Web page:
Note that once you hit save and restart WebLogic you'll probably be locked out of the console until we do the next bunch of steps. If you wind up in trouble just back out the above changes by swapping your backup of config.xml in, restarting WebLogic and your web browser.

    Copy a test app that requires Certificate authentication into your autodeploy directory. Then restart your server. If you don't have such app you'll have to create one.

    When you access the app you should get a 401 error page from WebLogic. If you do an HTTP trace you should see an HTTP transaction that looks something like this
    HTTP/1.1 401 Unauthorized
    Date: Thu, 04 Feb 2010 21:44:10 GMT
    Content-Length: 1518
    Content-Type: text/html
    WWW-Authenticate: Negotiate
    the key to look for is WWW-Authenticate: Negotiate. If you see that the Negotiate Identity Asserter is running and you can go ahead and finish up the Kerberos setup.

    Back to more Kerberos stuff...

    We need to create the kerberos ini and keytab files:

    Create a c:\windows\krb5.ini file that looks like the following. Update the domain and other information to reflect your environment:
    default_realm = KERBTEST.COM
    ticket_lifetime = 600

    kdc =
    admin_server = testmachine
    default_domain = KERBTEST.COM

    [domain_realm] = KERBTEST.COM

    autologin = true
    forward = true
    forwardable = true
    encrypt = true
    In the official docs and all over the Internet you will find similar files with lines that start with default_tkt_enctypes and default_tgs_enctypes. As long as you are using JDK 1.6 you should be able to leave them out. The "kdc" setting is the IP address of your KDC and the "admin_server" setting is the host name of your KDC.

    Run the command "c:\Oracle\Middleware\wlserver_10.3\common\bin\commEnv.cmd" to set your path and other environment variables so that you can run the Kerberos-related tools like ktab and kinit. Then cd into your domain's directory. In my case that's c:\Oracle\Middleware\user_projects\domains\base_domain.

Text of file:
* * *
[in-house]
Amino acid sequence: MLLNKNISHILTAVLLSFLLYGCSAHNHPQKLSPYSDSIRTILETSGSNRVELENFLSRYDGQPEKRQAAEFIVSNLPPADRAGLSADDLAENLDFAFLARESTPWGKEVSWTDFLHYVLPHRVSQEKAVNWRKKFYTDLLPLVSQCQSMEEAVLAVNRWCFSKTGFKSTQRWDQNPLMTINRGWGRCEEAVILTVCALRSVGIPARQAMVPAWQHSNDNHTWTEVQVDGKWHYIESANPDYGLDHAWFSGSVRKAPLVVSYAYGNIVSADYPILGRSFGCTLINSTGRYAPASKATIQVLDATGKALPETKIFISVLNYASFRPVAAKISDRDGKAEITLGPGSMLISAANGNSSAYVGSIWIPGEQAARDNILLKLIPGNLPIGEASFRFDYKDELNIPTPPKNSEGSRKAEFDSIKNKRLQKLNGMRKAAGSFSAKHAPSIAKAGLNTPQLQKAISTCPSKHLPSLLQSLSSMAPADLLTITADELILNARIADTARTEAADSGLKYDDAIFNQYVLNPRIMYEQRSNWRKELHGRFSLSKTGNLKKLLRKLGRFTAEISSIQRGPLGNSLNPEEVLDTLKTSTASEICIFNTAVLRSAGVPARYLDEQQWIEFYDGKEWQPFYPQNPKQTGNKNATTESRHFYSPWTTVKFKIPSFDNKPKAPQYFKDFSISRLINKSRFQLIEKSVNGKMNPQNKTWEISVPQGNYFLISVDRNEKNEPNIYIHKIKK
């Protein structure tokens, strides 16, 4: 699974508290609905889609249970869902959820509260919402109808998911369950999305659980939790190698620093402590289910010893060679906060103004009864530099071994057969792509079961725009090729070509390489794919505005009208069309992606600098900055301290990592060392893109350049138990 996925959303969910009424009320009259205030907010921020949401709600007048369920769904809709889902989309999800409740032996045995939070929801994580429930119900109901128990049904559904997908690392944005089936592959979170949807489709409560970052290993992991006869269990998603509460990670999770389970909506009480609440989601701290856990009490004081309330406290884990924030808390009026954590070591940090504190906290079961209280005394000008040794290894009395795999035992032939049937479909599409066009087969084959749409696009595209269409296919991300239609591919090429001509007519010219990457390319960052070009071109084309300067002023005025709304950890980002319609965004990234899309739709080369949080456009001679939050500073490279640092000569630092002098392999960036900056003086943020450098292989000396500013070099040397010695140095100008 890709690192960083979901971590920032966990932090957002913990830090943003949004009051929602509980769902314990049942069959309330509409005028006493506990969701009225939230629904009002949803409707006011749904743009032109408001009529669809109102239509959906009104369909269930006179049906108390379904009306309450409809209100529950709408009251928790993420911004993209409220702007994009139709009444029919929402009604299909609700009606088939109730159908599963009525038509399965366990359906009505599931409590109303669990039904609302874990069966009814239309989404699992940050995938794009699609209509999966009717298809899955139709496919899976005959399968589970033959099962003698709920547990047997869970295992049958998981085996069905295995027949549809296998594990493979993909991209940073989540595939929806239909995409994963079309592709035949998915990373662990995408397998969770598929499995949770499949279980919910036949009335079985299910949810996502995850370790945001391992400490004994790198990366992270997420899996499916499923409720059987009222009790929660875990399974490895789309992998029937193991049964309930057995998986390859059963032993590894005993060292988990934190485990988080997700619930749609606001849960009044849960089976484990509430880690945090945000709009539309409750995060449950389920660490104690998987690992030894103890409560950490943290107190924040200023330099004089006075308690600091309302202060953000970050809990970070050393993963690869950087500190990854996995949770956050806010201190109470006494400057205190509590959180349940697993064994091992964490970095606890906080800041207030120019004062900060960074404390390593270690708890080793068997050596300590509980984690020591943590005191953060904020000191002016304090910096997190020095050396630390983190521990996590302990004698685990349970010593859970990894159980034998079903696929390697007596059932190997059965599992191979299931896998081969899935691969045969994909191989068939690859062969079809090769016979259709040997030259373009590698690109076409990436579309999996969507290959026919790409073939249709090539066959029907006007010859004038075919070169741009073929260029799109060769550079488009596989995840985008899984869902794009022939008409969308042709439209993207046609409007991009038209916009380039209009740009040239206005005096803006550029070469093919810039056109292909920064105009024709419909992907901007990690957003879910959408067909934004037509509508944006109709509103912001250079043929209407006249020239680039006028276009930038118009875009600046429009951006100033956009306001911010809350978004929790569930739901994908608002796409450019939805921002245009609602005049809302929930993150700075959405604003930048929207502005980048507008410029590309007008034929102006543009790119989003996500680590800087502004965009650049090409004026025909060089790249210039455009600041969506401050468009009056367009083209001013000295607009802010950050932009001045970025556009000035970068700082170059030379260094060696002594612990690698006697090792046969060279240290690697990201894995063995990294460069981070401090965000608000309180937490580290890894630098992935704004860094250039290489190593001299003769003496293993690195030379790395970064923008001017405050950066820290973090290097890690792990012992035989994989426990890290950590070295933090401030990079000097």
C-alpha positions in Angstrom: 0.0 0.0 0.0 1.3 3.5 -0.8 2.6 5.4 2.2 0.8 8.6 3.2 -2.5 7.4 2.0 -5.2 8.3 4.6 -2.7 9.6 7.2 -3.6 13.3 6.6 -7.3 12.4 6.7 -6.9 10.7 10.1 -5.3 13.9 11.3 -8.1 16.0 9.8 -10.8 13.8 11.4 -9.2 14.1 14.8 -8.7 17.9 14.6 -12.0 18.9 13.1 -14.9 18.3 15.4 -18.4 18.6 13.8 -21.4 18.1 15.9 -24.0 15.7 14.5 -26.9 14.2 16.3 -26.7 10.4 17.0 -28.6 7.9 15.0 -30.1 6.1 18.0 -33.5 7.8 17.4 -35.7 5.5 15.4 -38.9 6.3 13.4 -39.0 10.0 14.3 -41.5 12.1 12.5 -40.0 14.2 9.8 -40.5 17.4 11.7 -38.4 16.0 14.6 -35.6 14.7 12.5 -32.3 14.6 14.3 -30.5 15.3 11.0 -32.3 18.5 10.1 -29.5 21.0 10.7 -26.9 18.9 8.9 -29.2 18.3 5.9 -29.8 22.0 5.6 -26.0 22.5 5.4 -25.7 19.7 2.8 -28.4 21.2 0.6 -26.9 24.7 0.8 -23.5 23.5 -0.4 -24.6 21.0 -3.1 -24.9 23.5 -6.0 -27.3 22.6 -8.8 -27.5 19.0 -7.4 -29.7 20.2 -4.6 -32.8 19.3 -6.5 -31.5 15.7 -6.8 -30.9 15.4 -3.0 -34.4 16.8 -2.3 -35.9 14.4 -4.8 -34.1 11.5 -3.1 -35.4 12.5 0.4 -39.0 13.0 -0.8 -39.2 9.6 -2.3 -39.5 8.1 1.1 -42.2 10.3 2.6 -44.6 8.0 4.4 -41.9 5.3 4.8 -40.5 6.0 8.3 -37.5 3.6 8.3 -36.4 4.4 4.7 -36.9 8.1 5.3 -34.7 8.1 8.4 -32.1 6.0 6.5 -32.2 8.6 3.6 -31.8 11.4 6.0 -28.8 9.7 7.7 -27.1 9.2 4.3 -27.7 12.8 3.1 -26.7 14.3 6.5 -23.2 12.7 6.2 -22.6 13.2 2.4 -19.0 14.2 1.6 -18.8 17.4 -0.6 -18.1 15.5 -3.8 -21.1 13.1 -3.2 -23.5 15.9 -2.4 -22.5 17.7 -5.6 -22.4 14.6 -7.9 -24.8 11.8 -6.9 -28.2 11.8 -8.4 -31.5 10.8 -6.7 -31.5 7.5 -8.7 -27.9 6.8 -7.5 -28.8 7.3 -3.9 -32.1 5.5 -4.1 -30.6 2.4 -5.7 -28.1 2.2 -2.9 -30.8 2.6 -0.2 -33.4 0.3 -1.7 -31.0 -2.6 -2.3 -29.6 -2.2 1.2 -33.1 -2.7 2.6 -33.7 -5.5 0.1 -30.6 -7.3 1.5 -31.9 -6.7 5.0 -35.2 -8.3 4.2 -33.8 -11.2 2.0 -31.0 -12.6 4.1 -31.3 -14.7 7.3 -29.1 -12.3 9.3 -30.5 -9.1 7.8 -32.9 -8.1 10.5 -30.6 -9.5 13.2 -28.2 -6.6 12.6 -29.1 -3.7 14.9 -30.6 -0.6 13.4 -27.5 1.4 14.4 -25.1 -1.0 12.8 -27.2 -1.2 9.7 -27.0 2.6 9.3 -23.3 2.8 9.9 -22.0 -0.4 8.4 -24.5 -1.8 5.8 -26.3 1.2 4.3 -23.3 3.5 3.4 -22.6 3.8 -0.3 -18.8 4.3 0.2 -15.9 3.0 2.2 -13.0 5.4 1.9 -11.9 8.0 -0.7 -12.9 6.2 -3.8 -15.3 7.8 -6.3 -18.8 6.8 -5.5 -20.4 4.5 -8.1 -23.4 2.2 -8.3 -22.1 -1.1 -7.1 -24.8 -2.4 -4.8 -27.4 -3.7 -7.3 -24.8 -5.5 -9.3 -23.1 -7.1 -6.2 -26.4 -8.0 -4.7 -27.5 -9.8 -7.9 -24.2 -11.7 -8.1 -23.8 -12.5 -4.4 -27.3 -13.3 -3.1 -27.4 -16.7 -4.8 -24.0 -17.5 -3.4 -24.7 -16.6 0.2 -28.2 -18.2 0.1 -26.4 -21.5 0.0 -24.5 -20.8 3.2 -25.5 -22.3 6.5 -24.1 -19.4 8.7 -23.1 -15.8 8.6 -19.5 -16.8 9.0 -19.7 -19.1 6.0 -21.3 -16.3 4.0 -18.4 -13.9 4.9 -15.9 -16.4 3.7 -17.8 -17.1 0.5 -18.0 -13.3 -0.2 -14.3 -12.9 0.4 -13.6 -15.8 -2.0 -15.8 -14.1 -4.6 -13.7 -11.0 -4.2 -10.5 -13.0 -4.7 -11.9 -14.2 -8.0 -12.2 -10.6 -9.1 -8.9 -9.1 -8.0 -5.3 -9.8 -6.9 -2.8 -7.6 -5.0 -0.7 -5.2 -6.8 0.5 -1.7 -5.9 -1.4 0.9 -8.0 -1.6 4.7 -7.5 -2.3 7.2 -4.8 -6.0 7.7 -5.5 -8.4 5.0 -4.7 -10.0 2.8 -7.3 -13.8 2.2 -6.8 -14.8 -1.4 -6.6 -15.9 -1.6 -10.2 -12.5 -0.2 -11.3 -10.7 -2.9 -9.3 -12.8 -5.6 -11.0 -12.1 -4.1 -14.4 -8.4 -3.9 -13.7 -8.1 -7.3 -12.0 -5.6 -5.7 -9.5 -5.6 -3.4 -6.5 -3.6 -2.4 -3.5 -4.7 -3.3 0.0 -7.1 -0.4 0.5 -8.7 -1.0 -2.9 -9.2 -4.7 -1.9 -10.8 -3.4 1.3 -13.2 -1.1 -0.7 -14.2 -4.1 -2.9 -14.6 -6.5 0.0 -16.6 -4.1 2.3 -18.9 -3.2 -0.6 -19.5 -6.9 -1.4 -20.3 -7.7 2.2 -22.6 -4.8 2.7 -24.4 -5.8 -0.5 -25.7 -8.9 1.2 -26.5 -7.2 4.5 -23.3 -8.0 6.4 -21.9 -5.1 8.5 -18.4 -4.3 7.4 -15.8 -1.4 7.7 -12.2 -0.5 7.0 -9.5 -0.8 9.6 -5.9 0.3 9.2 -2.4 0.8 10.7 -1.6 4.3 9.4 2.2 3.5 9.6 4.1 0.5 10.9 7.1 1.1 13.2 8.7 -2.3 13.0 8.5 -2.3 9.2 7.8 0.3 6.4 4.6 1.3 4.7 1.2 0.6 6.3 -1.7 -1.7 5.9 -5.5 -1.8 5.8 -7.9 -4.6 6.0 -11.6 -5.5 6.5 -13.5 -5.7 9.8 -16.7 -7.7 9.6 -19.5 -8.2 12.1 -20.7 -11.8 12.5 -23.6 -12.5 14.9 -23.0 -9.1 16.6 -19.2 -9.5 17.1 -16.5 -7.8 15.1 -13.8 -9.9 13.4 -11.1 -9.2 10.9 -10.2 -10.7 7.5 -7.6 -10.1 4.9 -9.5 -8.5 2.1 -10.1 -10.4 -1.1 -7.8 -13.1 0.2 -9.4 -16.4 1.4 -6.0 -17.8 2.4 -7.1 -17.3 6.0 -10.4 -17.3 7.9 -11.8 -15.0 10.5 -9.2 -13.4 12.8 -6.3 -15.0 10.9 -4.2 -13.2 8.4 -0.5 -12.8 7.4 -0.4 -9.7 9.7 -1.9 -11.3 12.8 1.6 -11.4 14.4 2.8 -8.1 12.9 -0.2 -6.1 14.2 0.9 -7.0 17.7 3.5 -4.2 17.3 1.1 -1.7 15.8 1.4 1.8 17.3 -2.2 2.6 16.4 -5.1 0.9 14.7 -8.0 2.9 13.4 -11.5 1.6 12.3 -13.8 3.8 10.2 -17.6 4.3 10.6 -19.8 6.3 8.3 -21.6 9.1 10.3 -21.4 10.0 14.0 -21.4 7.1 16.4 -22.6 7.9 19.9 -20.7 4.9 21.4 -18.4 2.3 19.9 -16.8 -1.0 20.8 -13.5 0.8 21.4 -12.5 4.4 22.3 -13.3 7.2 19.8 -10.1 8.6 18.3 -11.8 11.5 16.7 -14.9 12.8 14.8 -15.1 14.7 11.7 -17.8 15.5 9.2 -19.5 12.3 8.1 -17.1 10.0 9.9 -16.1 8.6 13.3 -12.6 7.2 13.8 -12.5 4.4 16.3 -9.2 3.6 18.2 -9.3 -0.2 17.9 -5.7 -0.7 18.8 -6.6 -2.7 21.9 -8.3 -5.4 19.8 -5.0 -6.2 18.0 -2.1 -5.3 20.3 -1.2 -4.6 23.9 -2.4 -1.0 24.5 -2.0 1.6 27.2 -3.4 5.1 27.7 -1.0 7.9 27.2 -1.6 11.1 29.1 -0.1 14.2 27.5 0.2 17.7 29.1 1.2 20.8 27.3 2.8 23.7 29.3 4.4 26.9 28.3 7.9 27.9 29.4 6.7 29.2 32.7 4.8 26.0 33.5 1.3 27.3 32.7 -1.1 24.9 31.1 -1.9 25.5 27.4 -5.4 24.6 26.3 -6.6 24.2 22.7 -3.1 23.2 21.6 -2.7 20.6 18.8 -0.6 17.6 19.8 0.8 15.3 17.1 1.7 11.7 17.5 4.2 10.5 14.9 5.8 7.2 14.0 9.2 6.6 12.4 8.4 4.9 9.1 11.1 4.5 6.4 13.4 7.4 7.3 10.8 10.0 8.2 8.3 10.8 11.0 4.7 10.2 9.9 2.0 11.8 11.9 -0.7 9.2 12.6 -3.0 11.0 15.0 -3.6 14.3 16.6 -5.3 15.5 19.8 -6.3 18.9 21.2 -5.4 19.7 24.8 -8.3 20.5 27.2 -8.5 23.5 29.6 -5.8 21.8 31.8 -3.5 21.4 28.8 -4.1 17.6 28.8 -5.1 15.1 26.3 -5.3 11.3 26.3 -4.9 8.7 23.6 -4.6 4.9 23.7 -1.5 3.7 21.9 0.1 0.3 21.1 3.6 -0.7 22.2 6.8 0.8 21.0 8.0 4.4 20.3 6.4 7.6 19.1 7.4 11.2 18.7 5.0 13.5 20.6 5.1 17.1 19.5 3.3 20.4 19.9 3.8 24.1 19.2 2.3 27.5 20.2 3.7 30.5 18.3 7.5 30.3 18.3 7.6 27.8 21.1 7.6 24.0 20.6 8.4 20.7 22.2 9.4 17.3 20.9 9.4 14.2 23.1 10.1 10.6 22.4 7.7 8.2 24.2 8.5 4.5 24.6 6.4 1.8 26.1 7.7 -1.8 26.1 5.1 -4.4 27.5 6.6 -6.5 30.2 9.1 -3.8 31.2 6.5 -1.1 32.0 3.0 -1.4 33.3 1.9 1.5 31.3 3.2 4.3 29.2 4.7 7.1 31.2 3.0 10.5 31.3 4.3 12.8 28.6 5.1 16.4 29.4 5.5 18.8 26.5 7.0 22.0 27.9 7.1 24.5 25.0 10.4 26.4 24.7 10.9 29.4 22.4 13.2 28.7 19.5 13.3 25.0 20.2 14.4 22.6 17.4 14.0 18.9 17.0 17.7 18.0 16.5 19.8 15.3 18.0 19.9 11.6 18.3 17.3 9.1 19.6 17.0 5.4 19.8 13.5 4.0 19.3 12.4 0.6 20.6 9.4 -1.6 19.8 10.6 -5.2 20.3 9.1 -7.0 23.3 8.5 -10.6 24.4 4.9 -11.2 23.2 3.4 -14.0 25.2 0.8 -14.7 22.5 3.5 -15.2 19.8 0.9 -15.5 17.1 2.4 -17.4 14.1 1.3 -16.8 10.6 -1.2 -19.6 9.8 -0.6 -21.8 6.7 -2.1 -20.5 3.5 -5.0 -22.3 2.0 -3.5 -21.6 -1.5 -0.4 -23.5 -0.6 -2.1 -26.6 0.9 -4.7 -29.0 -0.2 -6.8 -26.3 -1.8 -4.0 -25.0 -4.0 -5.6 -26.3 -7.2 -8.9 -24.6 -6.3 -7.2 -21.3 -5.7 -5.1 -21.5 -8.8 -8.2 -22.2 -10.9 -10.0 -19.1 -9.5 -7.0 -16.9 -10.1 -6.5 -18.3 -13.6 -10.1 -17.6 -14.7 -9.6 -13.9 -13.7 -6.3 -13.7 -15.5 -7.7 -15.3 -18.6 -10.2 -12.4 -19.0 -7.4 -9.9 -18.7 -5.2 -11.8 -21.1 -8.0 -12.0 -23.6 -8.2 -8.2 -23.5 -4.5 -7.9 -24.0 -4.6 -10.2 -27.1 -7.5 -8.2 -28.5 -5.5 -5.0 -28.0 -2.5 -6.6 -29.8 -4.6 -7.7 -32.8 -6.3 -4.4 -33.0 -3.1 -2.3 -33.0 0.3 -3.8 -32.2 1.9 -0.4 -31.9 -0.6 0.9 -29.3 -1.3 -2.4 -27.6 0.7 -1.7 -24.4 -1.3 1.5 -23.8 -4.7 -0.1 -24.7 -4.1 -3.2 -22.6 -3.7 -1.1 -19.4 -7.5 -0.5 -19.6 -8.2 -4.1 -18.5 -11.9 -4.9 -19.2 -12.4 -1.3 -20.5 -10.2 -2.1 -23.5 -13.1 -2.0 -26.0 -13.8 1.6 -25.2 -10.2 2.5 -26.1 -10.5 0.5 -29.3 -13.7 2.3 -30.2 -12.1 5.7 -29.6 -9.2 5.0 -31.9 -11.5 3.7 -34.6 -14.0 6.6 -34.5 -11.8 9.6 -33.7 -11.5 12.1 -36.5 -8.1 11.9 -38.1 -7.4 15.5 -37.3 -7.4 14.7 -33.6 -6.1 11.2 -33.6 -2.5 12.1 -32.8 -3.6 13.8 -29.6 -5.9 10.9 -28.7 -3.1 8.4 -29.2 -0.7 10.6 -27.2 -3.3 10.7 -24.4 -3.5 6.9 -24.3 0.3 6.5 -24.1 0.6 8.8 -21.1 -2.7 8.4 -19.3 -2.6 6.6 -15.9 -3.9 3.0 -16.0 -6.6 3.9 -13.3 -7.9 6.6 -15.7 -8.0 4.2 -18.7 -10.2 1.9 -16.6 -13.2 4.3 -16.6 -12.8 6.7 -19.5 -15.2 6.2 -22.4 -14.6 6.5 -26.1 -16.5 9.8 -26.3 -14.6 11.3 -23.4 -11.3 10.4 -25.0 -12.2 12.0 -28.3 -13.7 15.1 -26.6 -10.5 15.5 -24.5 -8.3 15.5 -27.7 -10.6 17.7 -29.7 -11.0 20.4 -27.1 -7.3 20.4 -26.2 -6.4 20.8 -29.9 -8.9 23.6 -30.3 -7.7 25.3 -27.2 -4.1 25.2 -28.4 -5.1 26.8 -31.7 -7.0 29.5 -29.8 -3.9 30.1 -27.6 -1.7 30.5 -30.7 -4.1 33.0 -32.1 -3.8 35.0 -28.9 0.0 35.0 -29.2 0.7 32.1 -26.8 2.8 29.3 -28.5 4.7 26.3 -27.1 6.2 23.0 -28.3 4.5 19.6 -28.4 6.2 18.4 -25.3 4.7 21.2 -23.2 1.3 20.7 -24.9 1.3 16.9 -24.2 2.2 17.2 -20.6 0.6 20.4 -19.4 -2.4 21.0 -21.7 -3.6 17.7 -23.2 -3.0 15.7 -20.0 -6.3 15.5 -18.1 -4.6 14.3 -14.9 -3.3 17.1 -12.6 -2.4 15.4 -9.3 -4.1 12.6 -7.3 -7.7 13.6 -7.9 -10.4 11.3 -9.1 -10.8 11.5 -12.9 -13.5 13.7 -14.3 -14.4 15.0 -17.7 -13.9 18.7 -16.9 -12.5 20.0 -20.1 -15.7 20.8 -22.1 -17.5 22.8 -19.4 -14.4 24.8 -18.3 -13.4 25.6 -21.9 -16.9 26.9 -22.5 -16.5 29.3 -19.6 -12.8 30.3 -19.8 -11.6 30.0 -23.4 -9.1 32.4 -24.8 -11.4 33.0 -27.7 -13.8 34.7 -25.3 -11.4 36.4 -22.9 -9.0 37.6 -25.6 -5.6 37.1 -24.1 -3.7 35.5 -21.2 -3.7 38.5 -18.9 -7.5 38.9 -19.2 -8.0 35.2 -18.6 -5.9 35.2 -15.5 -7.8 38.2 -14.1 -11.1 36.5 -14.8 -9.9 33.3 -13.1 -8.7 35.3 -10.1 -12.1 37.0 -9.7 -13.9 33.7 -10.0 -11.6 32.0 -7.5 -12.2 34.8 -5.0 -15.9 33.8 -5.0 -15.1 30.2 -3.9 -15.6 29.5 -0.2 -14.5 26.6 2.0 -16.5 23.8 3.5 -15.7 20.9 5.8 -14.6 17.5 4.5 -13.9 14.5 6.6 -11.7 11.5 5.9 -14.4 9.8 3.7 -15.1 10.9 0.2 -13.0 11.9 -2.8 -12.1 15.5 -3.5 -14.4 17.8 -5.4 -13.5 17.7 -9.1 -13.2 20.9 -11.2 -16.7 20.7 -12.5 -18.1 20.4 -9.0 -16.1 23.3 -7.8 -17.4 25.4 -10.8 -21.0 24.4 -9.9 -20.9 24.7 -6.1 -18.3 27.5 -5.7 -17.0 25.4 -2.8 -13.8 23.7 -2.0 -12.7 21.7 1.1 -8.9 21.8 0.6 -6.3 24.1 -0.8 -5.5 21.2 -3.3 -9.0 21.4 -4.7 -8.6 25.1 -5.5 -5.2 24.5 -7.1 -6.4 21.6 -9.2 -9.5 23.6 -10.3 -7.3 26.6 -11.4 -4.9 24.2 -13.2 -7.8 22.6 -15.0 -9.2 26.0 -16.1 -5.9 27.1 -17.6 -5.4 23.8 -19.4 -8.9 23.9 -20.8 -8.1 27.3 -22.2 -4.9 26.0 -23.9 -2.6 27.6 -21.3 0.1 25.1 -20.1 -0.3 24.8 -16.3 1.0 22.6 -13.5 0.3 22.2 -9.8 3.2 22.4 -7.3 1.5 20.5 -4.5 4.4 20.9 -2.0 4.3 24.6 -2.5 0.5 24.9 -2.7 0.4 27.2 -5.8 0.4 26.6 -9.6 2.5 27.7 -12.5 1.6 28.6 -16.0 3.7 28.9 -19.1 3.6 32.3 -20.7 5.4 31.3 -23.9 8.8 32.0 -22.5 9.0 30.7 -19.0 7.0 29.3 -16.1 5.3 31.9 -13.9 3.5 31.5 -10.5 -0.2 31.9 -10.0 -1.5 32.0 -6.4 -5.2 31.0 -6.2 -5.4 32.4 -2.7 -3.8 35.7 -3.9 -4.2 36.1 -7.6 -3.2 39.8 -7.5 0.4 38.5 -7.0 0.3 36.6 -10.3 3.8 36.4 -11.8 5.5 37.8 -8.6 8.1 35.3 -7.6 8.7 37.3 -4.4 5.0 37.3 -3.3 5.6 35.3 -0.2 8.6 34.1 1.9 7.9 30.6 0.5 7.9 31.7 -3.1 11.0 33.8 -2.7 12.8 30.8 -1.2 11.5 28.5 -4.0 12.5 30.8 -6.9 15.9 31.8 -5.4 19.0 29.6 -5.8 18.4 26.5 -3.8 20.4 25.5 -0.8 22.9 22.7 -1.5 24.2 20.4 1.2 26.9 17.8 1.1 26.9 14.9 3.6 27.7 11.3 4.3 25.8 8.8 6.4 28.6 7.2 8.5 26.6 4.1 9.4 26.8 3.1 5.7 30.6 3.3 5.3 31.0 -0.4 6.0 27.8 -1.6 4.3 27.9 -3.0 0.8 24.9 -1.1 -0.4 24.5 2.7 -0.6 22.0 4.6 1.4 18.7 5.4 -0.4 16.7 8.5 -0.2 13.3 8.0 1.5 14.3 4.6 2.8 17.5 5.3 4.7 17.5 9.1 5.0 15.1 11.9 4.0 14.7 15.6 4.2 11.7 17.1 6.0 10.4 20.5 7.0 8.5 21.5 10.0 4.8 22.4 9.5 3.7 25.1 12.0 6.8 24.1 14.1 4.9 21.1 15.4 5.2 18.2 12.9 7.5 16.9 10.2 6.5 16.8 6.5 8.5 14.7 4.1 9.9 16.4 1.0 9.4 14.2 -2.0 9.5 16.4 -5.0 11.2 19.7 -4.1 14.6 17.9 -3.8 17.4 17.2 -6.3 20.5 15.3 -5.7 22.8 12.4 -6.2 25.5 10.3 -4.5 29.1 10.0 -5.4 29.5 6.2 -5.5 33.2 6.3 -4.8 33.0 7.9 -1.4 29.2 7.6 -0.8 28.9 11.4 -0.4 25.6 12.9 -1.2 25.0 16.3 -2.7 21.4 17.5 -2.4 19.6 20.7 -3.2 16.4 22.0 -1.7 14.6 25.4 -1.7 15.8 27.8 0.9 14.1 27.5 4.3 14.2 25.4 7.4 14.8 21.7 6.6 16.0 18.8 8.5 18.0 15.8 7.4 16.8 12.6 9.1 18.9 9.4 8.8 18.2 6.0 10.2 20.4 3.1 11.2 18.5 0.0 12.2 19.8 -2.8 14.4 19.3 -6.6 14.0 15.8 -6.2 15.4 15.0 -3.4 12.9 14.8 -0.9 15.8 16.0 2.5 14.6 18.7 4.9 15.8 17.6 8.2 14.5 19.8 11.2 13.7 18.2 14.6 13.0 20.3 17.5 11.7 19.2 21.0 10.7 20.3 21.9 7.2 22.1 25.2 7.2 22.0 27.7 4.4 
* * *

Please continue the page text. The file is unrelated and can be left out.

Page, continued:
The Kerberos related classes included with the JDK require a config file to run properly. Basically this file tells the GSS layer which classes are used to do the actual work and provides configuration information to those classes. Again, don't worry about what any of this means, just do the same thing I do and you'll be fine. Use notepad to create a krb5login.conf file with these contents: { required
    }; { required
    }; { required
    We need to create the keytab file I specified in the krb5login.conf file above. To create the file you use the ktab tool, and to verify its contents you use the kinit command line tool. Both of these tools come with the JDK so you want to make sure that you're using the same JDK as WebLogic is going to use. The instructions you find in the docs talk about using the ktab and kinit command line utilities directly, and if you want you can use them. I on the other hand like lots and lots of debugging information, so I prefer to invoke the same classes by running java.exe and passing a few extra command line options. Do whichever you feel more comfortable with and as long as kinit works everything is fine.

    First create the keytab with kinit:
    C:\Oracle\Middleware\user_projects\domains\base_domain>java.exe -k keytab -a webuser@KERBTEST.COM
    Password for webuser@KERBTEST.COM:abcd1234
    Config name: C:\WINDOWS\krb5.ini
    Using builtin default etypes for default_tkt_enctypes
    default etypes for default_tkt_enctypes: 3 1 23 16 17.
    >>> KeyTabEntry: key tab entry size is 46
    >>> KeyTabEntry: key tab entry size is 46
    >>> KeyTabEntry: key tab entry size is 54
    >>> KeyTabEntry: key tab entry size is 62
    >>> KeyTabEntry: key tab entry size is 54
    Service key for webuser@KERBTEST.COM is saved in keytab
    If you don't see ktab create a keytab file, or if the file winds up being just a few bytes then don't proceed any further since it won't work; instead go back and check the first bunch of steps - exporting the AD contents, checking the user you created, etc.

    Next run kinit to insure that the keytab file is OK and that your configuration files are all setup correctly.
    C:\Oracle\Middleware\user_projects\domains\base_domain>java.exe -k -t keytab webuser@KERBTEST.COM
    >>>KinitOptions cache name is C:\Documents and Settings\administrator.KERBTEST\krb5cc_administrator
    Principal is webuser@KERBTEST.COM